While Michael Barry and others have already retired, last night David Zabriskie, Christian Vande Velde, Levi Leipheimer, George Hincapie and Tom Danielson only got six-month bans. That will see them back racing in the spring. They'll miss two races. That's no good. Why only six months? There is a lot to be done. The bans for doping are not long enough. Four years should be the minimum.
I think there are too many bodies involved in testing riders and then deciding bans between the national federations, the UCI and the various anti-doping bodies. It's a pity it took eight years to resolve the problem and I hope people realise that cycling has changed since then.
The biological passport is the best thing that's happened in the sport and the testing in cycling does work and still catches people. Earlier this week I got a text telling me that a team-mate of mine, Steve Houanard, had tested positive for EPO. My immediate thoughts were unprintable in this diary.
I haven't really seen much of Houanard since riding with him at the Vuelta in 2011 but I know that Ag2r were not going to renew his contract at the end of this year. He obviously tried to save his career by taking EPO in the hope of getting a result at the end of the season but his completely ridiculous behaviour has now caused huge problems for the whole team and its staff.
Even though I'm changing teams next year, I hope Ag2r will be able to continue because I know from my four years with the team that they race clean and the livelihoods of everyone there shouldn't be destroyed by the actions of one idiot.
I do think there are still guys doping in cycling and obviously they are making it through without being caught. But people in every job will find a way to take a shortcut. Fortunately not everyone does it but there is always someone willing to cheat to get ahead.
Today we are still catching riders like Houanard and others and I'm happy as long as they keep catching guys. I think the day they don't find any positive results we will have a problem. The thing that angers me is that people think cycling is the ugly duckling and all the other sports are full of superheroes.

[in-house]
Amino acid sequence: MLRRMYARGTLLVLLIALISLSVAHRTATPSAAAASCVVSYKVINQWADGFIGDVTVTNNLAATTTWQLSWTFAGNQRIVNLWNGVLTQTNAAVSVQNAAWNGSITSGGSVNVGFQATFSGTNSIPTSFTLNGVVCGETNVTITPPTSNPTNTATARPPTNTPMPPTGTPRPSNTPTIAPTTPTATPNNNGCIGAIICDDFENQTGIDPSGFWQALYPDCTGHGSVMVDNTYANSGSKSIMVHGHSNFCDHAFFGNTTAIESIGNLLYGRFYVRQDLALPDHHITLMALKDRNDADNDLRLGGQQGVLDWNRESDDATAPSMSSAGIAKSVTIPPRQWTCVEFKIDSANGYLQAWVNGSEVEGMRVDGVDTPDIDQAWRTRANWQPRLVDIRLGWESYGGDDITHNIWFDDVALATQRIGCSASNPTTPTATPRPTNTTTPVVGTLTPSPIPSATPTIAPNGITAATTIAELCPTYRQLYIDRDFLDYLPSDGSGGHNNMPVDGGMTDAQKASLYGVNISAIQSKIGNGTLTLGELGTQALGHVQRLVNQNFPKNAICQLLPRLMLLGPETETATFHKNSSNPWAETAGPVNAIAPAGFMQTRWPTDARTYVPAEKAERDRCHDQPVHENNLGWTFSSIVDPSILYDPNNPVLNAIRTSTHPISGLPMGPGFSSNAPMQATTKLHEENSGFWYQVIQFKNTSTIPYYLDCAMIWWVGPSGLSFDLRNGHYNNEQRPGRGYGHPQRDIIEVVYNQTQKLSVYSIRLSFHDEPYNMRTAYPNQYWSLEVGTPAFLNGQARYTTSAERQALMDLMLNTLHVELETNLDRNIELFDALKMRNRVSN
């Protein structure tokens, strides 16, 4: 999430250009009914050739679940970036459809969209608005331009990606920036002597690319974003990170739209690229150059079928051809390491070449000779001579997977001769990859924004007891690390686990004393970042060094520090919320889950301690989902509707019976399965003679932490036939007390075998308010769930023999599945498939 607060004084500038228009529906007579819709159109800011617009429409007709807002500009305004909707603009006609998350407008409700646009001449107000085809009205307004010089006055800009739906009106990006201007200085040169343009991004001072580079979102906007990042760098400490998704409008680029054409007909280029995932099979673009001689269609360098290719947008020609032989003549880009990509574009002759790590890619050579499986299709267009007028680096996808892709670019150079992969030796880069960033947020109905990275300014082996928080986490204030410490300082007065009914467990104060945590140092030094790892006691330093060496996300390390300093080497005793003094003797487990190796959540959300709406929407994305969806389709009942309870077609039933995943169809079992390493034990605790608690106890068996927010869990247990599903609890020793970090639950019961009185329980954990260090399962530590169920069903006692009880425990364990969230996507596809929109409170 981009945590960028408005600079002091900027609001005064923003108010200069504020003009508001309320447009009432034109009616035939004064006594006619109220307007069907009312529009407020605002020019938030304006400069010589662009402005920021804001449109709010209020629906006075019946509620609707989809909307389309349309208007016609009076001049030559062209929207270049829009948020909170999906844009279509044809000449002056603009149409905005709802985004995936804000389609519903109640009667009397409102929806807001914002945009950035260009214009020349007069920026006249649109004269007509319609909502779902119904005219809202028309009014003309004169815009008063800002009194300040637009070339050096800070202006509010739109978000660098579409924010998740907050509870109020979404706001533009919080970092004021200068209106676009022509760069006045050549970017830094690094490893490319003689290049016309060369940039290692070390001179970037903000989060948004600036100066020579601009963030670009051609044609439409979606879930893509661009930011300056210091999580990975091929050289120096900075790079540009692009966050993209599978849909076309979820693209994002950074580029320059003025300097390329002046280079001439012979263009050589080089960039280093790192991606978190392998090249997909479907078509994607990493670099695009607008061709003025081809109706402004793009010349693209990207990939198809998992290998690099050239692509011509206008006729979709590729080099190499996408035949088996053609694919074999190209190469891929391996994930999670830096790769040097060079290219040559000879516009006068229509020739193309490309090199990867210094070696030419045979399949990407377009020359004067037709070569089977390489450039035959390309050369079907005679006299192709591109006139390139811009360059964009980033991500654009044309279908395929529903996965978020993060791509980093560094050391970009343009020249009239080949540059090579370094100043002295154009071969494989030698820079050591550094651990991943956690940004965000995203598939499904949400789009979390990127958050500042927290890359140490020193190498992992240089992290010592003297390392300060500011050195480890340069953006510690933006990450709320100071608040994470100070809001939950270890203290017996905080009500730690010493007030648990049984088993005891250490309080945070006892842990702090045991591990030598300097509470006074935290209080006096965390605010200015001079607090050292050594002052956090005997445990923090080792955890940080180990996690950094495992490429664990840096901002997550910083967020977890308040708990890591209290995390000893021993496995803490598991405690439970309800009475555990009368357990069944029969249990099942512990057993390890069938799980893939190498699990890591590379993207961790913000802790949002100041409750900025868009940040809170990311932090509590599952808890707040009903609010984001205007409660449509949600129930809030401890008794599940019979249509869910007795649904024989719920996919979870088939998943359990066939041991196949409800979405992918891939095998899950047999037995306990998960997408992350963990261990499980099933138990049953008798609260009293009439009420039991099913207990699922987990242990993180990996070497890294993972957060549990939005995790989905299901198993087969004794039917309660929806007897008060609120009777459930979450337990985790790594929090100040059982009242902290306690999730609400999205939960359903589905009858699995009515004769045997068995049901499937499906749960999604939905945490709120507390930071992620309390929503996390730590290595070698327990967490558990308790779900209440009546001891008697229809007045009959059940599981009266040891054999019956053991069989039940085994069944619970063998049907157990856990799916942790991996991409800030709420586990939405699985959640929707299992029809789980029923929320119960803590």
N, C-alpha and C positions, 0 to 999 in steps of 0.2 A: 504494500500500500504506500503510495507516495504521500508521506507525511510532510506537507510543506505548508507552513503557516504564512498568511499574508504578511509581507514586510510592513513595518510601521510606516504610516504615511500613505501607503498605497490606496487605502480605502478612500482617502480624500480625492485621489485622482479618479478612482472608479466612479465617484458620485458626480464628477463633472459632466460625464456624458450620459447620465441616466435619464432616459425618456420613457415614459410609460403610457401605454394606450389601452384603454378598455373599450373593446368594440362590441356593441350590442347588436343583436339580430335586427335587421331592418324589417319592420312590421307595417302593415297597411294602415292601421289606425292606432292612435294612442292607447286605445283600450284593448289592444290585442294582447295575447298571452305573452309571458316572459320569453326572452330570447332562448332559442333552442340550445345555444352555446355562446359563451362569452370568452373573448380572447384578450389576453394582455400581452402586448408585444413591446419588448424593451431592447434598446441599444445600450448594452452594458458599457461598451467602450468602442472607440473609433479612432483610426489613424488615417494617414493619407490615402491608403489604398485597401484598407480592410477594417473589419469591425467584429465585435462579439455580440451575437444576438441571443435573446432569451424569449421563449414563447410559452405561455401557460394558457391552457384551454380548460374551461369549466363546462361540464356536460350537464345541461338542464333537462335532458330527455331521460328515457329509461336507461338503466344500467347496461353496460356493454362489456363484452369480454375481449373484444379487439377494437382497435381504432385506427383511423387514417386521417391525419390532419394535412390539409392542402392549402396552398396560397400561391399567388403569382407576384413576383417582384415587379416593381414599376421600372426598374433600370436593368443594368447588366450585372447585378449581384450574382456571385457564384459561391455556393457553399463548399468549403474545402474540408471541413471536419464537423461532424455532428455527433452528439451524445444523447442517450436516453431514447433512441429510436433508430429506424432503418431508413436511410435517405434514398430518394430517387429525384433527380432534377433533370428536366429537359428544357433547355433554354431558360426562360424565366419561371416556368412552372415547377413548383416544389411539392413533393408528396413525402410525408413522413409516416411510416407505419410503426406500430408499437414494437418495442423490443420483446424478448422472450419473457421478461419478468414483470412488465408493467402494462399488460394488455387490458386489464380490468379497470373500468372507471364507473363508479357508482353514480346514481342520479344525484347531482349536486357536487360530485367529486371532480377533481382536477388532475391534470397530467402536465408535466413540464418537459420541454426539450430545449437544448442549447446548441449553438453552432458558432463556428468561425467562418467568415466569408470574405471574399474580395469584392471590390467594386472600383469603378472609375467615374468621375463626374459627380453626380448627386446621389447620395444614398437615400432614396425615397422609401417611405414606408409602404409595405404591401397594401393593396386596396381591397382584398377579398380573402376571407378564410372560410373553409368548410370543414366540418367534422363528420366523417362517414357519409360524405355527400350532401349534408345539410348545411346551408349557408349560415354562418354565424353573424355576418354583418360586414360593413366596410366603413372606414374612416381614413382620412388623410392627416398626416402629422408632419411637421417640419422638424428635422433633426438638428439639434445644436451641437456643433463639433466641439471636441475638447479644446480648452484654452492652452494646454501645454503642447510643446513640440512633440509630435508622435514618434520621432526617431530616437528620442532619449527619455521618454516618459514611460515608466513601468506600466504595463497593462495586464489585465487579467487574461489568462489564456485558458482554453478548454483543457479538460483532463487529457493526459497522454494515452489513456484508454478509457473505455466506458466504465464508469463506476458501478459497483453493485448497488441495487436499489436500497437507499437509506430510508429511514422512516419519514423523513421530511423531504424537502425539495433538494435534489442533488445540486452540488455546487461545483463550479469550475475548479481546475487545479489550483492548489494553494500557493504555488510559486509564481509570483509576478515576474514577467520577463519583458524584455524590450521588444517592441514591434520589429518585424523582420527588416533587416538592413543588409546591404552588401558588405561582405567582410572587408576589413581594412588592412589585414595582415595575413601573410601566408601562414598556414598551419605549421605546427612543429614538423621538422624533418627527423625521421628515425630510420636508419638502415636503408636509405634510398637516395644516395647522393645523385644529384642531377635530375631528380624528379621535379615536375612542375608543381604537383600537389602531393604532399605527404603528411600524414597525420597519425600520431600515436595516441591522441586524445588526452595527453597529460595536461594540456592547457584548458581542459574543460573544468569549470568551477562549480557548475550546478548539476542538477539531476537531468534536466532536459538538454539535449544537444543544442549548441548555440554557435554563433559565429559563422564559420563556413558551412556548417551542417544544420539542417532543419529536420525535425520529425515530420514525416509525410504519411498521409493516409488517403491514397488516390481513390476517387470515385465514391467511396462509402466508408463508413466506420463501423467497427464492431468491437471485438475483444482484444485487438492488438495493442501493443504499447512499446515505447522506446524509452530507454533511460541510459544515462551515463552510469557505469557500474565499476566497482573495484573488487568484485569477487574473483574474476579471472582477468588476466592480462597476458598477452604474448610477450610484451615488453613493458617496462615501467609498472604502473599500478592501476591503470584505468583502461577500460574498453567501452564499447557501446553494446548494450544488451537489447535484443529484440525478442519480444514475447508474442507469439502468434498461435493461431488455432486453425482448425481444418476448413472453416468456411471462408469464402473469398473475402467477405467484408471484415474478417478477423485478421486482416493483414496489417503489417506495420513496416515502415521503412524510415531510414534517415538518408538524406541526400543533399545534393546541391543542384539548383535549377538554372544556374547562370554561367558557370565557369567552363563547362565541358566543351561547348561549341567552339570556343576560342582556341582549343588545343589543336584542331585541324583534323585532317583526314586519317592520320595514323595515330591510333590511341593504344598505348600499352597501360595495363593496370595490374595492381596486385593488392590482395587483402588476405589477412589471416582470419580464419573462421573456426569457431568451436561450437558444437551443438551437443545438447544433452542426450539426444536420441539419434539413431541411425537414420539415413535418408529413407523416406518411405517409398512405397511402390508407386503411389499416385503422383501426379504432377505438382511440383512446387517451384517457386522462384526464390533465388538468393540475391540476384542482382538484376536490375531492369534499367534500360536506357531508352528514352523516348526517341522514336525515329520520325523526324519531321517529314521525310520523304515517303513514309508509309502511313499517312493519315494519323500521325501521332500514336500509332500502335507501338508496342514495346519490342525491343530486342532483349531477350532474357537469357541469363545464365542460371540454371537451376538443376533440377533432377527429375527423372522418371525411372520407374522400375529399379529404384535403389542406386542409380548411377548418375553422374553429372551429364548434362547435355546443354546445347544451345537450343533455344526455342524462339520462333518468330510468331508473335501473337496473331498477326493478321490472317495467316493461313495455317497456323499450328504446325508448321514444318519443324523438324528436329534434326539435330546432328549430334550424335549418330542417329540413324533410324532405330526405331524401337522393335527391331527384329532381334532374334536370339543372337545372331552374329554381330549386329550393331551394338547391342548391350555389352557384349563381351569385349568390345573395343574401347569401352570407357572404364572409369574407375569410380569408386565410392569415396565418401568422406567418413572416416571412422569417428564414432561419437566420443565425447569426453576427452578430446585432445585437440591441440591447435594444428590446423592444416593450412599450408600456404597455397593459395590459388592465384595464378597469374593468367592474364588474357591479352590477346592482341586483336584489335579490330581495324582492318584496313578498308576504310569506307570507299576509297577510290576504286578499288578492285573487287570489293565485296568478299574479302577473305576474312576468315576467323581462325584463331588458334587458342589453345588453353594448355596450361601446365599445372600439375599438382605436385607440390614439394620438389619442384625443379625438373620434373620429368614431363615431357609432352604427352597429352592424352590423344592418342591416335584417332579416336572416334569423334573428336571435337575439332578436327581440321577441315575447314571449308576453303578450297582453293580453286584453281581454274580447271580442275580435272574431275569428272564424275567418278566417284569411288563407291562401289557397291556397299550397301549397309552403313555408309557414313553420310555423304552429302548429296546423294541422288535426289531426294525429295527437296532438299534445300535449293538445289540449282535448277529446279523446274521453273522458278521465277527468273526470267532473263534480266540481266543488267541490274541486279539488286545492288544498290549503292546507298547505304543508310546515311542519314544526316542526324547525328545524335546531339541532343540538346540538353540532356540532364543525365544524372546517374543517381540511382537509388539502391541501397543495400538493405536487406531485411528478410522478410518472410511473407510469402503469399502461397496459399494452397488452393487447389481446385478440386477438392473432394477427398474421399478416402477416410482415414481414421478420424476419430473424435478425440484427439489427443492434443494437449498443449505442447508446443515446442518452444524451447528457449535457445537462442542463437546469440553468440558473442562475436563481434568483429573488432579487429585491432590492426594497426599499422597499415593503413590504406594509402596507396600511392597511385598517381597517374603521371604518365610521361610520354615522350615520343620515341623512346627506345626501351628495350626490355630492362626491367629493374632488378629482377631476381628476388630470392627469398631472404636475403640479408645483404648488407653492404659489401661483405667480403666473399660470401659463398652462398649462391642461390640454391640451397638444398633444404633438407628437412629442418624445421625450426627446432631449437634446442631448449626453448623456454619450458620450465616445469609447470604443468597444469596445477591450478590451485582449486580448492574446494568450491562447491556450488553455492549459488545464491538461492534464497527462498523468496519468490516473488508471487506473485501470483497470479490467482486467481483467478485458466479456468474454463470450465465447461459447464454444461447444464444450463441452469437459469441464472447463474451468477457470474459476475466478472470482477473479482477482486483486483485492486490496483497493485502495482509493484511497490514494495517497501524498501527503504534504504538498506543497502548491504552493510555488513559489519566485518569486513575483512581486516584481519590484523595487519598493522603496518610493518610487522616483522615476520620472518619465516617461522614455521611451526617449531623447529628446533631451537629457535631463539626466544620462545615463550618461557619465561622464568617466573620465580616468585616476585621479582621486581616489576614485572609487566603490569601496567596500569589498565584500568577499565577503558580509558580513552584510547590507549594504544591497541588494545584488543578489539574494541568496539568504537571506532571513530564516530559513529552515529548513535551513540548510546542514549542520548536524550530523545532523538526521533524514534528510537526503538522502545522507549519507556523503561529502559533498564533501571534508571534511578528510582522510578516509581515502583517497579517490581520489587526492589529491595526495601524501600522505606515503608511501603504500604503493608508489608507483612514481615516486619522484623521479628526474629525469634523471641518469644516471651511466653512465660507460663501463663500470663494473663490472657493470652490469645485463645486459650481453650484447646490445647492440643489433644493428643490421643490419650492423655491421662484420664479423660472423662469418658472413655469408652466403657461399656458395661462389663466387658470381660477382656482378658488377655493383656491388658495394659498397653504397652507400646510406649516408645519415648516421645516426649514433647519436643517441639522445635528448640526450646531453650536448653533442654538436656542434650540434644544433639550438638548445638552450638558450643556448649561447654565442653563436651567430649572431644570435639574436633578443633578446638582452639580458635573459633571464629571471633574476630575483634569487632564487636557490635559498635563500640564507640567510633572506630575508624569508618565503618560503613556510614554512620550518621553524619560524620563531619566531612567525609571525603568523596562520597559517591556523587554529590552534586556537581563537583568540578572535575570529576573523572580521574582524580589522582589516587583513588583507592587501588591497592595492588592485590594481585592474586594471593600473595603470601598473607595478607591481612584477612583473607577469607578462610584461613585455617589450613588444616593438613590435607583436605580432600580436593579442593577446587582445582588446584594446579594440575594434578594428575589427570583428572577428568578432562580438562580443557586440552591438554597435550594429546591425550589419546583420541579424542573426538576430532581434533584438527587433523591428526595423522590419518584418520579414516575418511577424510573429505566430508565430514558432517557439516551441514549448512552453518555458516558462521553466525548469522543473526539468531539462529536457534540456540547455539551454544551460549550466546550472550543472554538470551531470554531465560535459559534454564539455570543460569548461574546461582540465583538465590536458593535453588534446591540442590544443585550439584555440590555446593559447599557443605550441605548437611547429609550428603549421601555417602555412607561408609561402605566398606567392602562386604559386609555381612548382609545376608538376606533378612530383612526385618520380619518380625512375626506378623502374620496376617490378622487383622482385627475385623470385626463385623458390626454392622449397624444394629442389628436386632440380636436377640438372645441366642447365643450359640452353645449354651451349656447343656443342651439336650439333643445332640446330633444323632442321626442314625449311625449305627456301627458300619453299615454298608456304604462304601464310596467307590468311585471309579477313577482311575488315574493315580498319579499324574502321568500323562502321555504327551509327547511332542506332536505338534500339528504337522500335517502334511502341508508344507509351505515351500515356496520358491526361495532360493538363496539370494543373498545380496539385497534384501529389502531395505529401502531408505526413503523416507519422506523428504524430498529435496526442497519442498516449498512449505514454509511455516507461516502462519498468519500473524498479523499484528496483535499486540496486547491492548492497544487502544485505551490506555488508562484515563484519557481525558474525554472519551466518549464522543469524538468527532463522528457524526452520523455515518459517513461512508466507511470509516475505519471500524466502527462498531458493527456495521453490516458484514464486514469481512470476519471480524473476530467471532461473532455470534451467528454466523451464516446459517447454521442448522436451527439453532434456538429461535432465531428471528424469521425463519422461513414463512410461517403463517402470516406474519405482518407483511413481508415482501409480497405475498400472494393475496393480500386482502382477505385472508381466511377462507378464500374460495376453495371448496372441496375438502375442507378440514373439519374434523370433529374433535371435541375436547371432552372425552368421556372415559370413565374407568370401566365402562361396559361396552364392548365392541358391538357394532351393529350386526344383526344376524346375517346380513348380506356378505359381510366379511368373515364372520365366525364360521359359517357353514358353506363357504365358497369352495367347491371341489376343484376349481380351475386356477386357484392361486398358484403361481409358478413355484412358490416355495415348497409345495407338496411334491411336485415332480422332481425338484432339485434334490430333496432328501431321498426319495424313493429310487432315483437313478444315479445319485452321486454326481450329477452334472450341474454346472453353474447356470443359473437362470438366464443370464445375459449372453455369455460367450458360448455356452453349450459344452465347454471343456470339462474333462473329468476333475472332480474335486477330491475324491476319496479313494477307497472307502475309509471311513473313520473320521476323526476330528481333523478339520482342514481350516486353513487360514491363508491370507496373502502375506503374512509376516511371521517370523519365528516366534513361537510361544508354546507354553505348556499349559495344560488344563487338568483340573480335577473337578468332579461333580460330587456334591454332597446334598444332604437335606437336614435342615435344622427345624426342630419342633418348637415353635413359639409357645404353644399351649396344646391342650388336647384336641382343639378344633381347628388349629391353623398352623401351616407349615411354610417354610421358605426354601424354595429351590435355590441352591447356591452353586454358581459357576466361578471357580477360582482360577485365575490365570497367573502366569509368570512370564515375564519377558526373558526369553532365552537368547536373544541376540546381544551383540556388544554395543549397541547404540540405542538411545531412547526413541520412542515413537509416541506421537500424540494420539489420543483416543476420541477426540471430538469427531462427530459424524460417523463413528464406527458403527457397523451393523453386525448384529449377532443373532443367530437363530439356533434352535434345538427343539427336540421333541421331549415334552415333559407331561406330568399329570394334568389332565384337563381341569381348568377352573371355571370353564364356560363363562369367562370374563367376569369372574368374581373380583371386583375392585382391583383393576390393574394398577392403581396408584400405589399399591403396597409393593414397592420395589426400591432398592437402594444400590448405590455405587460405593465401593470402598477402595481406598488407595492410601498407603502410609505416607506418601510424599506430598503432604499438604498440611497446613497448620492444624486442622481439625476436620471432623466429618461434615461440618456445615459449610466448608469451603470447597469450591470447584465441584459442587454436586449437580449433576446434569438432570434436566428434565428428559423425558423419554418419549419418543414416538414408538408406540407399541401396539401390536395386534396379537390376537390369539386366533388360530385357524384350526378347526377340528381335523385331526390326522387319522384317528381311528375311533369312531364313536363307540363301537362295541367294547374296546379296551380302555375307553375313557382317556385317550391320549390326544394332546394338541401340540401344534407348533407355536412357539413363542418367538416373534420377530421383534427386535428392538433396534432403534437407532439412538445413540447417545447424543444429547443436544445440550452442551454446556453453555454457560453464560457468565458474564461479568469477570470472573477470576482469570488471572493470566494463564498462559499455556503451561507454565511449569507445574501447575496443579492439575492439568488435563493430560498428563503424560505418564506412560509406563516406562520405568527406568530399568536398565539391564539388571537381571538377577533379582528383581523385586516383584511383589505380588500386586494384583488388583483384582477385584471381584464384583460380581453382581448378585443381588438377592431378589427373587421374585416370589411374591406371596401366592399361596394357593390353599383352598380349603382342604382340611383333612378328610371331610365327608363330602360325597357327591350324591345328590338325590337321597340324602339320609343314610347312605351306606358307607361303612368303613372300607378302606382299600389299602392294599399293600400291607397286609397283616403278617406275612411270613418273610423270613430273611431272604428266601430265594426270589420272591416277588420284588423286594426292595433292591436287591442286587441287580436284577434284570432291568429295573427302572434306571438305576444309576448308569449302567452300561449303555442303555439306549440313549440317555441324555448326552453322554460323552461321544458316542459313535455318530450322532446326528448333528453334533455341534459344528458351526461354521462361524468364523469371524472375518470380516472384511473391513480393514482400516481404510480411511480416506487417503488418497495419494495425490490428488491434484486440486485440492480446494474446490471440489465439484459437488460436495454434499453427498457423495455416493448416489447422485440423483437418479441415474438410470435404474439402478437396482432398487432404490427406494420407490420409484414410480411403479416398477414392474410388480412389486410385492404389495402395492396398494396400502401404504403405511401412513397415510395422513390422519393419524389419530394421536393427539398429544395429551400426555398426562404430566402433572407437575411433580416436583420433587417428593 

Don't think for a minute it's not happening in soccer, rugby, athletics, tennis, golf and every other sport. You can't detect the drugs if you don't do the tests for those drugs.
Do I think you can win the Tour de France without doping? I hope so. If you look back over the last 10 years, the record isn't great but I believe in Cadel Evans and Bradley Wiggins, the last two winners.
Last Saturday, I was pleasantly surprised with the amount of riders who turned up for my sportive ride in Tayto Park. I was impressed that most of them were people that had never raced before and were there to enjoy a spin in the sunshine. There were lots of families there with young kids and I was delighted to be able to sign a few autographs and pose for a few photos.
To those young people, who are maybe thinking of taking up cycling as a sport, and to their parents who may be wary of letting them, my message is this -- it is possible to race and win professional races clean.
Myself and the majority of other pro riders are doing that. Yesterday my cousin Dan Martin was second in a WorldTour race in Beijing and there are plenty of clean riders winning races at the very highest level.
The net is getting tighter, and I encourage you to keep enjoying the bike, take up racing if you want to and hopefully, I will see some of you guys in the pro peloton in years to come.